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Researcher Academy Author Services Try out personalized alert features. Read more. Torgyn Shaikhina Natalia A.
Yasunori Yamada Masatomo Kobayashi. A predictive analytics framework for identifying patients at risk of developing multiple medical complications caused by chronic diseases Amir Talaei-Khoei Madjid Tavana Nan Han Shaojie Qiao Deepak Singh Pradeep Singh Anthony Costa Constantinou Norman Fenton Jianwei Wang Yong Hu Classifying cancer pathology reports with hierarchical self-attention networks - Open access Shang Gao John X. Yanpeng Qu Guanli Yue Jean-Baptiste Lamy Boomadevi Sekar Amir Talaei-Khoei Madjid Tavana The ideals of interdisciplinary research and community engagement are vital to enhancing the value and quality of genetics of intelligence studies—and reducing the risk of erroneous reports like those described above.
Intelligence investigators may benefit from following the lead of the larger biomedical research community and by putting into action the recognition that any chance of identifying the genes that help to explain the emergence of intelligence will require large-scale studies on tens of thousands of research samples combined with environment-gene interaction studies. Given the importance of the environment, research done in silos without the input of the communities affected by it will lack scientific validity and fail to gain community backing.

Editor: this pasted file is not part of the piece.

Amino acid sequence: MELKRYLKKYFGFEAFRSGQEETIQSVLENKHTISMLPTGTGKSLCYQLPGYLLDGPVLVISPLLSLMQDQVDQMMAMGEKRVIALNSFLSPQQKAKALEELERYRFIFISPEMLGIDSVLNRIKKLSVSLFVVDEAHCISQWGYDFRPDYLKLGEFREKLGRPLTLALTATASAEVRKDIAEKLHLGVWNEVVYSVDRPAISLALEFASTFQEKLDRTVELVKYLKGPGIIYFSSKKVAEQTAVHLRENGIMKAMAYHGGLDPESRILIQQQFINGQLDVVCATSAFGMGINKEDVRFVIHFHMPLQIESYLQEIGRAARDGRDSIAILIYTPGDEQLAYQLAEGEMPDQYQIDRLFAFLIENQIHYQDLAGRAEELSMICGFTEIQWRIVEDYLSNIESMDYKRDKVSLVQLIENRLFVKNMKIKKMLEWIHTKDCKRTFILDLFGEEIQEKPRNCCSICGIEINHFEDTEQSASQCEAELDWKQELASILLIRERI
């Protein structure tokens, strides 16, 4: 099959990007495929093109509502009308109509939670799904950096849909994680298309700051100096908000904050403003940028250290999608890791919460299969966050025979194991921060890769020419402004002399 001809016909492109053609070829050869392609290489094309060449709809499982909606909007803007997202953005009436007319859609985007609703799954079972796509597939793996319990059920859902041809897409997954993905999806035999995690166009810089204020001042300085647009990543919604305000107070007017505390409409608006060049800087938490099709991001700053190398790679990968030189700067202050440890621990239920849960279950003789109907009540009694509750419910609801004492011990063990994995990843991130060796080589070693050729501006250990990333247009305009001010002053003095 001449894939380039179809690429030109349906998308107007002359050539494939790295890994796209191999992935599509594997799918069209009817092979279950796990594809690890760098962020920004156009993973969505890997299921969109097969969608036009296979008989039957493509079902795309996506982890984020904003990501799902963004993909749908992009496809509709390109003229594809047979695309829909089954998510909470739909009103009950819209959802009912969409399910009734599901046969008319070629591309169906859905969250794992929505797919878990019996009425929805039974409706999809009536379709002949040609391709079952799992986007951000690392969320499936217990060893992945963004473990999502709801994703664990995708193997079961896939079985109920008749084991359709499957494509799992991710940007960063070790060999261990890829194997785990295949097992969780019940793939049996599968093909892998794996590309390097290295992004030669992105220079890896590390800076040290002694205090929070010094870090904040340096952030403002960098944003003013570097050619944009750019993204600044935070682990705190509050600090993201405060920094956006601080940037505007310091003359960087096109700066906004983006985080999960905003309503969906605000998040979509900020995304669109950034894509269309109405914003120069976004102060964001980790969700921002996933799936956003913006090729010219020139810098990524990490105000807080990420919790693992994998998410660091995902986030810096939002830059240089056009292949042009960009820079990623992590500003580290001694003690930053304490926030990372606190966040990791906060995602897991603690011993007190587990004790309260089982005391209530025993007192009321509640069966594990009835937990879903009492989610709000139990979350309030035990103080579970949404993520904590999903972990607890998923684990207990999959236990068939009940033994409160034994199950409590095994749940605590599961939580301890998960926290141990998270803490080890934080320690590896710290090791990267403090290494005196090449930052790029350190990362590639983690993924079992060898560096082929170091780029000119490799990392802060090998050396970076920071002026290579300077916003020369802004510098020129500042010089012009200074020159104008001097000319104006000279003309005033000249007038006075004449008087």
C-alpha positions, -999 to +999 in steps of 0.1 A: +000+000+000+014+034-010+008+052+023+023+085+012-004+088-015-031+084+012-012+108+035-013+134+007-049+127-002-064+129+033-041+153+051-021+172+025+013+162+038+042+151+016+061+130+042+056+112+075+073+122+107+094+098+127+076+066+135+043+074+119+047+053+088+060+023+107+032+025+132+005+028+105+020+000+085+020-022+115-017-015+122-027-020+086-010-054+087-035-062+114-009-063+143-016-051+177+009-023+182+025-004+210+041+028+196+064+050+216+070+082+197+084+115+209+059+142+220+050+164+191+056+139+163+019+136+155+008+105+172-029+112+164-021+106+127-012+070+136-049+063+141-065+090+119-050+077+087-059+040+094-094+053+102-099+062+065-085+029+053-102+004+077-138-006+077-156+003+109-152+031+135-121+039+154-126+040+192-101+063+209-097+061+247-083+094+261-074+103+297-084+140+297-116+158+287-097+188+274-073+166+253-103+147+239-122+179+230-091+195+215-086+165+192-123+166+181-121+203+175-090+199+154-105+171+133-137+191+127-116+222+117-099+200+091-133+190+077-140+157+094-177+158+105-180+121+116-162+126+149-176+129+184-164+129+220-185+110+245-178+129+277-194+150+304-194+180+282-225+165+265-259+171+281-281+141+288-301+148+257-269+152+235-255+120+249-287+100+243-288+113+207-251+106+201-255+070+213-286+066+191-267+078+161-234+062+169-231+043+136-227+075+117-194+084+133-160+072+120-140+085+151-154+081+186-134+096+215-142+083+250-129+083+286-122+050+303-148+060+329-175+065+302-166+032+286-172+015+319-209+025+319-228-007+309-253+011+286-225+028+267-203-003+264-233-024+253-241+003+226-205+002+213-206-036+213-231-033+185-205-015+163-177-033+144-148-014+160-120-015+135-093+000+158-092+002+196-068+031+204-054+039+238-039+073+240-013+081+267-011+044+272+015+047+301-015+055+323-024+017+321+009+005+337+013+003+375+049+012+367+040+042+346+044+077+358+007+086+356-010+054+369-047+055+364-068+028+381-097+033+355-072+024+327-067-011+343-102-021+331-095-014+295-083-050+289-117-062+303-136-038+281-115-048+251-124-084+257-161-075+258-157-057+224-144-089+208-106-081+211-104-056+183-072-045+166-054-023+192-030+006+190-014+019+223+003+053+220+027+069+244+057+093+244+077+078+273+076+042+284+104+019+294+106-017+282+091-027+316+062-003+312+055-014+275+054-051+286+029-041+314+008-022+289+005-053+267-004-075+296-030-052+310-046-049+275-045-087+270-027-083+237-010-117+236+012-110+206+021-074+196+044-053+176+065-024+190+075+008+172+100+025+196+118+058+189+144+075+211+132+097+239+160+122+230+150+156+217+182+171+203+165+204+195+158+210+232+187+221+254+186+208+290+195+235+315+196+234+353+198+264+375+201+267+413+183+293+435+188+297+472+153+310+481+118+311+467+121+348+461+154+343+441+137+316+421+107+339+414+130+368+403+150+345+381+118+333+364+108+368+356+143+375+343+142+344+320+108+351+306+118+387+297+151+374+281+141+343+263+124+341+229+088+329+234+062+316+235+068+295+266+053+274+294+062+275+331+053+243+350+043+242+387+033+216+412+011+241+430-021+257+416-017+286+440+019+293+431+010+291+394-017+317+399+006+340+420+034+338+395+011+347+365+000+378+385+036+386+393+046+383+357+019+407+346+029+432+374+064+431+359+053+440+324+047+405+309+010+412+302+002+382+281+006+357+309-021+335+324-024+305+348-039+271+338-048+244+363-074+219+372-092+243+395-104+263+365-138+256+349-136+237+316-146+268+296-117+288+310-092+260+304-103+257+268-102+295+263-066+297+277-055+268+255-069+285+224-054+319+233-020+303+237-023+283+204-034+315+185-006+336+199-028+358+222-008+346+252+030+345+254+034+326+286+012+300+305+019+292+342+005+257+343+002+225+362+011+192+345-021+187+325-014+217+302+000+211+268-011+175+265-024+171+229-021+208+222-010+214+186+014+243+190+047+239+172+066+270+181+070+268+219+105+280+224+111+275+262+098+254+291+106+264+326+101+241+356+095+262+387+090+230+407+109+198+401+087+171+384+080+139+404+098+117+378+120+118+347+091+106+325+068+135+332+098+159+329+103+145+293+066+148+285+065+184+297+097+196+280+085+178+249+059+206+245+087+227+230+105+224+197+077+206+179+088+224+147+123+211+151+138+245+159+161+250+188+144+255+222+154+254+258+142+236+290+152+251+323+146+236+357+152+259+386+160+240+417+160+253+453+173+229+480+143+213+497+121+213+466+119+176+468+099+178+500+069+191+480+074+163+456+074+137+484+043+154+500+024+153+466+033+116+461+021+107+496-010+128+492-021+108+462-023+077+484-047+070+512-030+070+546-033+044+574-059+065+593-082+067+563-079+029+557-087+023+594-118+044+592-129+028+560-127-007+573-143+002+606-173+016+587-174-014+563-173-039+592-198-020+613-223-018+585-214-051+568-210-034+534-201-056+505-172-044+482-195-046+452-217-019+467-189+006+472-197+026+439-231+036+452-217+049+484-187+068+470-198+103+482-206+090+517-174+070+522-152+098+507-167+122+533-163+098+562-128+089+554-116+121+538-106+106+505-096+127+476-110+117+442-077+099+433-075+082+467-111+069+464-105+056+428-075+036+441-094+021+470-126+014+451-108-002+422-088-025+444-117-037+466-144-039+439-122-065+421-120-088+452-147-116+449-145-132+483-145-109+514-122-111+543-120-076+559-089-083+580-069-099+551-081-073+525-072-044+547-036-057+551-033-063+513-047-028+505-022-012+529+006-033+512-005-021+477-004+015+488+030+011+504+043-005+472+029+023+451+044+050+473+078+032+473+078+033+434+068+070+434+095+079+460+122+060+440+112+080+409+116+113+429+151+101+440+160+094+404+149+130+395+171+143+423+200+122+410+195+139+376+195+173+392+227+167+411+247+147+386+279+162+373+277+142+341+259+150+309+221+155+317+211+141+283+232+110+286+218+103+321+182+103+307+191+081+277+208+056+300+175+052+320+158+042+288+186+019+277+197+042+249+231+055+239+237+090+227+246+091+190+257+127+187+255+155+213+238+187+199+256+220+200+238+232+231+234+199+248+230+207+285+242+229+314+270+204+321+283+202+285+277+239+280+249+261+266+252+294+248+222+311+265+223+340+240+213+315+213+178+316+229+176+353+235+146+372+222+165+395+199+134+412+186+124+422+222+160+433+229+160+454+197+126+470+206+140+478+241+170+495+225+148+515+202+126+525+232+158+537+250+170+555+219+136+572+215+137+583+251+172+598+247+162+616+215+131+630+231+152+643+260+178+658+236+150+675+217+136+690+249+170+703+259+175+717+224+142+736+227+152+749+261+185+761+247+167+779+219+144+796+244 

Given the importance of such backing, when engaging members of diverse ethnic and socioeconomic groups, it is important to ask, what are the nuanced gradients of public interest in genetics of intelligence studies, and how should scientists address those interests in ways that lead to findings that can be justly and fairly distributed?
These types of assessments cannot be performed in a vacuum. There is a broader social context with which all investigators must engage to create meaningful and translatable research findings, including intelligence researchers. An important first step would be for the members of the genetics and behavioral genetics communities to formally and directly confront these challenges through their professional societies and the editorial boards of journals.
Advances in genomic research will facilitate an increase in the number of studies about the genetics of behavioral traits, including intelligence. Less clear is whether these new tools will yield valuable and trustworthy results. We can already expect early research findings about the genetics of intelligence to be unhelpful for parents and educators as scientists struggle to link mountains of research data with phenotype and environmental triggers. Researcher bias and study imprecision have exacerbated this problem within the context of health research and would likely do the same with intelligence research.